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    • Kishore Sawh

      Cheers for that Shawn! It’s not a bad camera to channel your addiction towards. And you won’t be alone.

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    • Rafael Steffen

      When you make the jump to Full Frame camera you will love the bokah that it produces with the prime lens! I love it! Its hard to shoot anything else after you go Full Frame.

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    • Shawn Anderson

      Okay, so I did it…I bought a full frame camera. But, not the D750. I went with the D810 and have not stopped grinning! I love it!!!

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  24. Greg Geis

    I thought your review was great and I very much enjoyed the pictures and style. Well done. There are other reviews if someone wants to download ISO tests.

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    • Kishore Sawh

      Greg, hi there. It’s always nice to know something like this is received well, understood, and appreciated. Thanks very much for that, man. Cheers

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  25. Doug Pfaff

    This is, by far, the best pure writing I’ve encountered while reading an article about photography. There may be d750 reviews with more technical data, but none as enjoyable to read as this one. Well done, Kishore.

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    • Kishore Sawh

      HI Doug. Those are some very kind words, and they are extremely well received. Thank you so much, really, for taking the time to mention – made my day. Cheers, and best for the season! – Kish

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  26. robert s

    im certain we all have seen a few light leak videos but this one here seems like its very extreme.

    https://www.youtube.com/watch?v=LynWn0DvdO0

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  27. Matija Vuri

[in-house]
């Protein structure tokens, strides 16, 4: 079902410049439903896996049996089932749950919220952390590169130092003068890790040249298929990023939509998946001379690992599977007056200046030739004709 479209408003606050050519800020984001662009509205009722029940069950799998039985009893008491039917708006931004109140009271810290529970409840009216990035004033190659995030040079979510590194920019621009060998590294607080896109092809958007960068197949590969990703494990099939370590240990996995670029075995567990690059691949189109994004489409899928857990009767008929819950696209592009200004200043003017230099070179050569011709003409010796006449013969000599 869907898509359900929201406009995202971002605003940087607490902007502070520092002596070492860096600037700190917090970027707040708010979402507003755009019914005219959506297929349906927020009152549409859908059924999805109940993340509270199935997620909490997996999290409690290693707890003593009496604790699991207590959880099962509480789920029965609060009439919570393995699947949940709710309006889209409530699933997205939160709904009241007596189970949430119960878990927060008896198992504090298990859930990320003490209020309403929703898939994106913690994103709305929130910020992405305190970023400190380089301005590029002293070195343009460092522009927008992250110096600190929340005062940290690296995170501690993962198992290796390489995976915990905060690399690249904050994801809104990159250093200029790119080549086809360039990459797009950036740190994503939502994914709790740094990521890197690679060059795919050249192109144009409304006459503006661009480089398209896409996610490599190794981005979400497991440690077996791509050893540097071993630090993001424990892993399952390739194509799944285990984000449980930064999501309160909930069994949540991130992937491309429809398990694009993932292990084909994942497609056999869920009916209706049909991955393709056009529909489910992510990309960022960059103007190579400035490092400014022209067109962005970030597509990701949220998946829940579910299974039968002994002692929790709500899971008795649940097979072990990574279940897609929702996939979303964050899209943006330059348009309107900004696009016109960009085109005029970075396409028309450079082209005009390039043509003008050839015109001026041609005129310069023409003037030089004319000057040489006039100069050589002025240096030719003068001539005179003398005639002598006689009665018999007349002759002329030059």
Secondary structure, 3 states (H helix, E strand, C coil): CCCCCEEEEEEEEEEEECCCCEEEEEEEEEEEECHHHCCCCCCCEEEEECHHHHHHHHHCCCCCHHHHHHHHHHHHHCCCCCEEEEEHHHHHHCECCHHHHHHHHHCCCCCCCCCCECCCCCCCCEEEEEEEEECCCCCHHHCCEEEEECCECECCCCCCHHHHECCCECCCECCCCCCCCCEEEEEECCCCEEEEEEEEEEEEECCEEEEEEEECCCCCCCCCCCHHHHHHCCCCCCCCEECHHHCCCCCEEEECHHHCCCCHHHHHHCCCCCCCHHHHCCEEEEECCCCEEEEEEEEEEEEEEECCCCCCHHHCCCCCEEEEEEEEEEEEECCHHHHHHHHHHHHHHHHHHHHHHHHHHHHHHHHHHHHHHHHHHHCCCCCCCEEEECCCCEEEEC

i often ask myself why i am staying on Canon… :O thats a nice one Nikon!

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    • Kishore Sawh

      Matija, it certainly is hard to argue with what Nikon is putting out, but from the few photos of yours I just checked out, you’re doing just fine with the Canon. Nice work man. Cheers

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    • Matija Vuri

      thanks Sawh,
      But u know how picky we photographers are… :)
      and of course i do a lot video, and in this field im still more happy with canon.

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  28. Brandon Silvera

    So happy I bought one. Absolutely love this camera.

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  29. Adam Wold

    Edit: “I mean, avoiding the 750 because it has a tilt screen and SD* cards, “

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  30. Nick Viton

    BCE Place and Eaton Centre! T-Dot REPRESENT!

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    • Kishore Sawh

      Haha, yeah Nick, always. When I’m back up there I’ll hit you up. We should shoot. Or if you’re in Miami… Cheers

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  31. robert s

    the review is nice but for me, its out. a reviewer should not manipulate an image with heavy PP to show a cameras true potential. I would expect the option to download the raw images so I can assess the cameras real potential without them being touched. no specs for the images shot is also another reason its out as a reliable review.

    A review of a piece of gear is not to showcase ones talent. you showcase the cameras talent. dpreview shoots random images, even if theyre very boring but its not processed. and they have full rez images you can assess. I dont care for the heavy diffusion in the images. those to me could have been shot with a D300.

    thank you anyway.

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    • Kishore Sawh

      HI Robert, thanks for expressing your opinions. Regarding how women ‘should’ be shot, is just that however, an opinion, and again, it’s artistic preference and license. I, and many in our audience here, am well aware of the benefits that can come from overexposing an image, particularly pertaining to skin. That said, it is unfortunate that the images were not in the artistic vein that you like, and for the future reviews, I’ll keep in mind to vary the style of shots included. Incidentally, not all the images are Photoshopped, let alone heavy handed with it, some bound by contractual obligations.